The Declaration of Albanian Independence
As with many events of Albanian history, the declaration of independence of 1912 was somewhat of an impromptu affair. The Ottoman Empire collapsed in the first Balkan War that began in October 1912 and the Albanians found themselves in an extremely awkward position. Their leaders were more concerned about the coalition of neighbouring Christian forces (Montenegro, Serbia and Greece) than they were about the weakened Ottoman military presence in their country. What they wanted was to preserve the territorial integrity of Albania. Within two months, Ottoman forces had all but capitulated, and it was only in Shkodra and Janina that Turkish garrisons were able to maintain position. The very existence of the country was threatened.
It was at this time that Ismail Kemal bey Vlora (1844-1919), also known in Albanian as Ismail Qemali, returned to Albania with Austro-Hungarian support and, at the head of a swiftly-convened national assembly, declared Albanian independence in the town of Vlora on 28 November 1912. The declaration was more theoretical than practical because Vlora was the only town in the whole country under the delegates’ control―yet it proved to be effective in the vacuum of power. Though Albanian independence was recognised de facto on 17 December 1912 at the London Conference of Ambassadors, it was not until 29 July 1913, after the second Balkan War and the solving of the delicate problem of Shkodra, that the international community agreed to recognise Albania as a neutral, sovereign and hereditary principality.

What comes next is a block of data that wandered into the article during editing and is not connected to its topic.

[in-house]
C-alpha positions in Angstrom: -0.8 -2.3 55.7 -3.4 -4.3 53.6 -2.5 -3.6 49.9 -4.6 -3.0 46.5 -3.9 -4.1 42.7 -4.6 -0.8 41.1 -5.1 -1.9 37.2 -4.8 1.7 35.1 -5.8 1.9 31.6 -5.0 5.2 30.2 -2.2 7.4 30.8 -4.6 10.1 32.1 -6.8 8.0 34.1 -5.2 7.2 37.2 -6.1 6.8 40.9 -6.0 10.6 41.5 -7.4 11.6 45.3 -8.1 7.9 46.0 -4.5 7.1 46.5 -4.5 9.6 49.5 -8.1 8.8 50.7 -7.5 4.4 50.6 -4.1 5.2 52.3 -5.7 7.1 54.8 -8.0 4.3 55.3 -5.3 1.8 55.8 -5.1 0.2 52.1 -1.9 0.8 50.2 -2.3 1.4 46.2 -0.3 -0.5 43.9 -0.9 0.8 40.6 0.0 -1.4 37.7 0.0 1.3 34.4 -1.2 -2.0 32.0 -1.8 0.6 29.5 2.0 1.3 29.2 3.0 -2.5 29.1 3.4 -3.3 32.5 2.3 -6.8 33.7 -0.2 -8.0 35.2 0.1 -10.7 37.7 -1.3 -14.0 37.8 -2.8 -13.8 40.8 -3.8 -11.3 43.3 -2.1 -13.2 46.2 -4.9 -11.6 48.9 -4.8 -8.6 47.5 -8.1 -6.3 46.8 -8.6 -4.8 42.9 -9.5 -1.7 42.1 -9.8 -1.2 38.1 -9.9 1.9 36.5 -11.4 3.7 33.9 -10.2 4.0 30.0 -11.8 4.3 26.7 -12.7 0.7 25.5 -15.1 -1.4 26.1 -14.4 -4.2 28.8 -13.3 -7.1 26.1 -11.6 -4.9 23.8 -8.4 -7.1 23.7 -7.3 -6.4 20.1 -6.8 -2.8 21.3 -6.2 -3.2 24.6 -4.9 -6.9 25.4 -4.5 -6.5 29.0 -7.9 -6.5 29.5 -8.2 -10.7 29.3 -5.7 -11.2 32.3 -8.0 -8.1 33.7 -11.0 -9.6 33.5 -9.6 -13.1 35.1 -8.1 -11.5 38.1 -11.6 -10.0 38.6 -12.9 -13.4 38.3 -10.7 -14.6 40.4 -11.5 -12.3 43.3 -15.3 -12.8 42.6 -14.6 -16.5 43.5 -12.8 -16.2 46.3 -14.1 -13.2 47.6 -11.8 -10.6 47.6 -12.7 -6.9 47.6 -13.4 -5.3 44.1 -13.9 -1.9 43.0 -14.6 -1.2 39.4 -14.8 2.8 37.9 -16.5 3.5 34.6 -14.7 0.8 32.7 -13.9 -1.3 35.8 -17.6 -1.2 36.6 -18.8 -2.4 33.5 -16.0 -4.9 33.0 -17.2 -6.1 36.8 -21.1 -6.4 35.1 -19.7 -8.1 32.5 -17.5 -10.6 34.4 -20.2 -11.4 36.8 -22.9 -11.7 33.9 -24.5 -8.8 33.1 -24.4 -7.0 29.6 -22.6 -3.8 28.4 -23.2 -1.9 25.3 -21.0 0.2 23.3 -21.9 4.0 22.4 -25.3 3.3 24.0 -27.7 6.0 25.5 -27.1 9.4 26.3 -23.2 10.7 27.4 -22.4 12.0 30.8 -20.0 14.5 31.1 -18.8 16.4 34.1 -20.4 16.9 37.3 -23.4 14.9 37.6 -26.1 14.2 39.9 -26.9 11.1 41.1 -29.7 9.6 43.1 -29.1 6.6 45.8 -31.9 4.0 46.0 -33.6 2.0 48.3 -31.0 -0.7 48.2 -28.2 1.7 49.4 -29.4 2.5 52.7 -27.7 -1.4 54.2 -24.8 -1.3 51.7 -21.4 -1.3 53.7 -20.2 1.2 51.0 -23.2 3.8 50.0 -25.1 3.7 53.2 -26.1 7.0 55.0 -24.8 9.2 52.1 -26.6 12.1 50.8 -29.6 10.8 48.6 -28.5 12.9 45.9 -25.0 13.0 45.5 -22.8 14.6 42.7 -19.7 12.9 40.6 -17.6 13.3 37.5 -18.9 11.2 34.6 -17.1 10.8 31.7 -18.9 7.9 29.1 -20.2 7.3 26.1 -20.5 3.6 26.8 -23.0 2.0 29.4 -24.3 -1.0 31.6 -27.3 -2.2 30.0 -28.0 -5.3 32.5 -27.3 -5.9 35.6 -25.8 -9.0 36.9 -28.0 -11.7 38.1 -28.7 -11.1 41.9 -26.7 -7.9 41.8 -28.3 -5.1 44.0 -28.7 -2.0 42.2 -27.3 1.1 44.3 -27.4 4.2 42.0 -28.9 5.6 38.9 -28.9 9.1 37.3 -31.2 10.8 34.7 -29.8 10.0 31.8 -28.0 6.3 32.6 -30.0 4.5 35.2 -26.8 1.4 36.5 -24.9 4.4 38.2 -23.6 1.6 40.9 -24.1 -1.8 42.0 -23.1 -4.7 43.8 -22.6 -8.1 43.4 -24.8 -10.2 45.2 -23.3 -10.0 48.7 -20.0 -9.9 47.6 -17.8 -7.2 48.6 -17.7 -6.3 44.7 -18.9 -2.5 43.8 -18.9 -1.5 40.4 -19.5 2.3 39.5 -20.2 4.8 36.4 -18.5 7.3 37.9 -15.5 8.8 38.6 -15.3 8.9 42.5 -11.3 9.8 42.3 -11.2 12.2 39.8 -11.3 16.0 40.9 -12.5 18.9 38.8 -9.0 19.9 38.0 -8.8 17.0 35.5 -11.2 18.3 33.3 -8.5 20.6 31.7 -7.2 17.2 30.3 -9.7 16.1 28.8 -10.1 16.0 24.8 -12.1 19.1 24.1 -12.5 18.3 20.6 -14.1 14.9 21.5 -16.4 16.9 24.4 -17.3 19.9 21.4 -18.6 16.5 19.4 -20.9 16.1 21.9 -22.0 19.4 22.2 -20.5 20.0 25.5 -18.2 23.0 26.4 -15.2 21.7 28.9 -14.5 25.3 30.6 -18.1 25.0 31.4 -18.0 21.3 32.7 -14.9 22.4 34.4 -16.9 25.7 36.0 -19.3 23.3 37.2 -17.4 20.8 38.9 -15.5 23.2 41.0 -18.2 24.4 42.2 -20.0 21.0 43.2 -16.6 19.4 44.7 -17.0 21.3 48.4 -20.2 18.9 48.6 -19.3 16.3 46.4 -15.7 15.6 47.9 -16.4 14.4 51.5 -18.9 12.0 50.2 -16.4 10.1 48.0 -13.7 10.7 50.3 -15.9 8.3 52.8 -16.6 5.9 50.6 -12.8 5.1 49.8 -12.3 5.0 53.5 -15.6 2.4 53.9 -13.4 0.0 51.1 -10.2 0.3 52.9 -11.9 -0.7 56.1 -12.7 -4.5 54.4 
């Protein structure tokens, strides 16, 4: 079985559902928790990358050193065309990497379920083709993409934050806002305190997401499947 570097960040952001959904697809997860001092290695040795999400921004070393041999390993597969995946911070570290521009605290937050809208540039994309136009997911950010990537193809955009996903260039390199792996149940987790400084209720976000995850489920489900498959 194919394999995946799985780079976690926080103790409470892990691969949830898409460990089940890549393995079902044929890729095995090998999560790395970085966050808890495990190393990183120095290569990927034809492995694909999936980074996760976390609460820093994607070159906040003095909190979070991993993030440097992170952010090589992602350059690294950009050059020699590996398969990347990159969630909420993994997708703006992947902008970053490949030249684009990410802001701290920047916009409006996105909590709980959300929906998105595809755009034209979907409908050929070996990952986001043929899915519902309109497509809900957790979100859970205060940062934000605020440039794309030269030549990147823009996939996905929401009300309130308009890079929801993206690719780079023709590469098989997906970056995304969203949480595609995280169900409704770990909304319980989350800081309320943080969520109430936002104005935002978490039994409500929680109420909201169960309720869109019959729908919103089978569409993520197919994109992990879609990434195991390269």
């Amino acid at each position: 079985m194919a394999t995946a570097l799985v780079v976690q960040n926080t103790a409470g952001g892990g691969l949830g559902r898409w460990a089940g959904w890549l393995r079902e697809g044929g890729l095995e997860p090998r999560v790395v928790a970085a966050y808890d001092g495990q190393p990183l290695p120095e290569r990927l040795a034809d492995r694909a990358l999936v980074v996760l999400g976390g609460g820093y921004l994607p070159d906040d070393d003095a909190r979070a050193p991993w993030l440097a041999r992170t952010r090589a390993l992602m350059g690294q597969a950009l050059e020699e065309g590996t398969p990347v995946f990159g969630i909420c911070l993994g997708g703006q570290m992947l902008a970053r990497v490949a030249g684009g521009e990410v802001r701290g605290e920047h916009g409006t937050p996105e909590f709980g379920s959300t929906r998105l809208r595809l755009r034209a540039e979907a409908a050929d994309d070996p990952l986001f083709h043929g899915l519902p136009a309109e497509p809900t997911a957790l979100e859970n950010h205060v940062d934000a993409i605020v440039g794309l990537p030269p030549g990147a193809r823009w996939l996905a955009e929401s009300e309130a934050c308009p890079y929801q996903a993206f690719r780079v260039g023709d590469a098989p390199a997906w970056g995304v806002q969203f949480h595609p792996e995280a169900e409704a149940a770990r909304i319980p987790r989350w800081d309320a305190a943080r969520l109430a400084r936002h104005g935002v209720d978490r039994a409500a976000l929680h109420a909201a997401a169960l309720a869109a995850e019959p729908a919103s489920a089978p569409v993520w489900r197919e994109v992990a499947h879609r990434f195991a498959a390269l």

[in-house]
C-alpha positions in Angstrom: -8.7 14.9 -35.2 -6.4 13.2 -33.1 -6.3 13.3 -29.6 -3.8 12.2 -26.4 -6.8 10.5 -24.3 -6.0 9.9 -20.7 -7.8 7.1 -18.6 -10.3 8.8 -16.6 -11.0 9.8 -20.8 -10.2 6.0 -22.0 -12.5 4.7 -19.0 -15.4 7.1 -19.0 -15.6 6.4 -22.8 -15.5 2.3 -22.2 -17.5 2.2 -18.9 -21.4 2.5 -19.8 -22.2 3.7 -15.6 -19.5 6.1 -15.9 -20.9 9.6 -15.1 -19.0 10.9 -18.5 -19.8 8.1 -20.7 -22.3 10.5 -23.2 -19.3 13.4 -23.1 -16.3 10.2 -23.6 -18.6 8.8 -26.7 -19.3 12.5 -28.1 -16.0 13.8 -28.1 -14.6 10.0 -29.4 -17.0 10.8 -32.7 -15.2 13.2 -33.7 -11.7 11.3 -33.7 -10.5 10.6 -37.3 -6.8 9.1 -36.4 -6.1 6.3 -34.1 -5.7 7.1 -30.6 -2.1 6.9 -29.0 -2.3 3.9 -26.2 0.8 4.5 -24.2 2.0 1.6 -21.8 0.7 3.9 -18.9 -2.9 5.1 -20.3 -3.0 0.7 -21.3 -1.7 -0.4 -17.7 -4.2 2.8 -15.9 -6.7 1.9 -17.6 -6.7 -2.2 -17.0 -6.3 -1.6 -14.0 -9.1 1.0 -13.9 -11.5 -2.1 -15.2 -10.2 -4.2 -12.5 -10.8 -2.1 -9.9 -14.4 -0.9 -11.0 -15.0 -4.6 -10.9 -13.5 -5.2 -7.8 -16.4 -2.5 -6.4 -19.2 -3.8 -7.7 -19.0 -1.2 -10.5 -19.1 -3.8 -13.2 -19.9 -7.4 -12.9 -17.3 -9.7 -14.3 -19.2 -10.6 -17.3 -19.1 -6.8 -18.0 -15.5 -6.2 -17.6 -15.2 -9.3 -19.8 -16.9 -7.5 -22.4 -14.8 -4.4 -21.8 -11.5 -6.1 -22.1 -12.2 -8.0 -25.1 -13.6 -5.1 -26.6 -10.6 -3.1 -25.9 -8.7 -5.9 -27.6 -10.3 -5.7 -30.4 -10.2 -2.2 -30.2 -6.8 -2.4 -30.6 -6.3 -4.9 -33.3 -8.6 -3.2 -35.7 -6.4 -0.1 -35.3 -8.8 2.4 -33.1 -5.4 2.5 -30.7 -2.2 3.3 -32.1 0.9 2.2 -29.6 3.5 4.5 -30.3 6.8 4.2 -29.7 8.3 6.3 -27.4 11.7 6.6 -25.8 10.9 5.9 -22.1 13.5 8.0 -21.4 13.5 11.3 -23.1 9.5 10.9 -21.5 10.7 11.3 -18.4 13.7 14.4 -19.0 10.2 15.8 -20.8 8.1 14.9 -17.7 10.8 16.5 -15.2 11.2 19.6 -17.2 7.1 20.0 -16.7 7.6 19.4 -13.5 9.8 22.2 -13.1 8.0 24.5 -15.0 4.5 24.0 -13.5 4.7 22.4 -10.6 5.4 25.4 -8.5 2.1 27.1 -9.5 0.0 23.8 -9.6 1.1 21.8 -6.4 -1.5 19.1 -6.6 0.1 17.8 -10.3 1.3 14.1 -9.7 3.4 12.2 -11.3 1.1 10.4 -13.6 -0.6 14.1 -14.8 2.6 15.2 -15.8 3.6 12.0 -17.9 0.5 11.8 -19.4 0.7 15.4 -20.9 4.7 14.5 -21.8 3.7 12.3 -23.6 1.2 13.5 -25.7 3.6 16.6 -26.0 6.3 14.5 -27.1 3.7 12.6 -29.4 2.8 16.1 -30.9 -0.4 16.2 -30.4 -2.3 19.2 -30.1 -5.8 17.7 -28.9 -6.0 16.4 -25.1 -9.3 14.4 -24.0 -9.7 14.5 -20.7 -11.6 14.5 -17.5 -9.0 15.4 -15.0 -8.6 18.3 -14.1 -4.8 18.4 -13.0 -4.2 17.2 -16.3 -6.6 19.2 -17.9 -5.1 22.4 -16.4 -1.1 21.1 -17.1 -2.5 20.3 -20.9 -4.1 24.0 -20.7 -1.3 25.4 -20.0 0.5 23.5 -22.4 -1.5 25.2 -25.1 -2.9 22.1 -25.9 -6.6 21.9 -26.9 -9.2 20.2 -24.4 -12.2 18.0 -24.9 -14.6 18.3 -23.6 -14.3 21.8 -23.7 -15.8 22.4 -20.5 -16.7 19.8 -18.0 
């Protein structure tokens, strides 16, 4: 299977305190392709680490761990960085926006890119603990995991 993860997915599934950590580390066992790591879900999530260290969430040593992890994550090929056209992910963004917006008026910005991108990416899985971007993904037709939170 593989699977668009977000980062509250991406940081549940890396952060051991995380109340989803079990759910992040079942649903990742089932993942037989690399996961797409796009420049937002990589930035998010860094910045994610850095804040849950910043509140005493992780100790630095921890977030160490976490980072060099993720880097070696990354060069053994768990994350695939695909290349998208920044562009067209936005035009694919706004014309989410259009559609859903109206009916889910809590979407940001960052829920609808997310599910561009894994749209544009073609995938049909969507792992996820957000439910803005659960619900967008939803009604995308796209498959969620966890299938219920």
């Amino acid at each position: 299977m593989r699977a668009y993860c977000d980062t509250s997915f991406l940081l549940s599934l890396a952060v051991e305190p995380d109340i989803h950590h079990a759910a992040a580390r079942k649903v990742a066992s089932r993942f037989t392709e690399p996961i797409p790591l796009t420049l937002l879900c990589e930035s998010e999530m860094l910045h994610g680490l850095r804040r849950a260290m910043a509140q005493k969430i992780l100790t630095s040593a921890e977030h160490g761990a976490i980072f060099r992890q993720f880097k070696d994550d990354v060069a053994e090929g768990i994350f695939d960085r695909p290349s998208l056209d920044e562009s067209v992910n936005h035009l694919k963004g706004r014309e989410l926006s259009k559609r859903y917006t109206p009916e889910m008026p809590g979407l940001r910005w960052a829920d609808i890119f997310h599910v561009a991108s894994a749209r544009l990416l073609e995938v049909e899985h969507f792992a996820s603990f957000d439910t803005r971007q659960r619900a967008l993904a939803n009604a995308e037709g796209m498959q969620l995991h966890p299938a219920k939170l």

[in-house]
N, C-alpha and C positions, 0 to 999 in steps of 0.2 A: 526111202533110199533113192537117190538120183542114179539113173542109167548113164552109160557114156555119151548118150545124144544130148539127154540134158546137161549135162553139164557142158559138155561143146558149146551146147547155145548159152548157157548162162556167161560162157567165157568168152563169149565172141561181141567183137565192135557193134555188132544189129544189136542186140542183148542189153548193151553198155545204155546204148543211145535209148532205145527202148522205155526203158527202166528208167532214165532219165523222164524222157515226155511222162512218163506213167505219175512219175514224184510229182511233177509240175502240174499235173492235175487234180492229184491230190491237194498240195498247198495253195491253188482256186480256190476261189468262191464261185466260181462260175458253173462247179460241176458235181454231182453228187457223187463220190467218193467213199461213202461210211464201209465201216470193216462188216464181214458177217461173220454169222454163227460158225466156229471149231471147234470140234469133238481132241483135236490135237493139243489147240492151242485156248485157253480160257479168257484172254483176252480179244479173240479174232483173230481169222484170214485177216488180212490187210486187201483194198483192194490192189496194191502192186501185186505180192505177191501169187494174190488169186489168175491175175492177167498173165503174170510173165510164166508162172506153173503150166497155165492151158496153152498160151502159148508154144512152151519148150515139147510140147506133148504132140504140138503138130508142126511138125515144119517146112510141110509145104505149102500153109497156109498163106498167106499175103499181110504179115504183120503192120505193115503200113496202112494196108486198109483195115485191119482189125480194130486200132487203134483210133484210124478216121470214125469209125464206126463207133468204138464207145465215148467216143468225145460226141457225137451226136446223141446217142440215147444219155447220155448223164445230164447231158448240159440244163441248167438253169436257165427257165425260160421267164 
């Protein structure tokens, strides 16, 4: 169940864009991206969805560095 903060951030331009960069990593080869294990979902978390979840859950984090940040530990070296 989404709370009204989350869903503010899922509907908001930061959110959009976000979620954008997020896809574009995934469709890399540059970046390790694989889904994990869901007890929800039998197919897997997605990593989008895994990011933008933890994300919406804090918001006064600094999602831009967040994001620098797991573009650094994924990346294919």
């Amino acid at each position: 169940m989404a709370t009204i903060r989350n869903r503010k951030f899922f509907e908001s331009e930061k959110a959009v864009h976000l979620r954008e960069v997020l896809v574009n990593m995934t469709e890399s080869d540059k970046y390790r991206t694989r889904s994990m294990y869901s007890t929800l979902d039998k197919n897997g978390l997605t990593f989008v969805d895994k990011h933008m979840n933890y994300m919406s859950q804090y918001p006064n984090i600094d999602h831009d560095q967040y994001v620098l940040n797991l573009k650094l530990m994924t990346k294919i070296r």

Given below is a report, published in the Vlora newspaper “Përlindj’ e Shqipniës,” describing the events leading up to the Declaration of Independence in Vlora, and then the short text of the Declaration itself.
The National Assembly, composed of delegates from all over Albania and convening here in Vlora, opened today at four in the afternoon at the house of Xhemil bey.
Ismail Kemal bey, as the prime initiator of the gathering, took the floor and explained to the delegates the purpose of the assembly, that is, that they all must strive to do what is necessary to save Albania from the great perils it is now facing.
According to rules and customs, they began by checking the documents of the delegates, whose names are as follows:
from Berat: Elias bey Vrioni, Hajredin bey Cakrani, Xhelal bey Skrapari, Dut Karbunara, Taq Tutulani and Sami bey Vironi (the latter still awaited),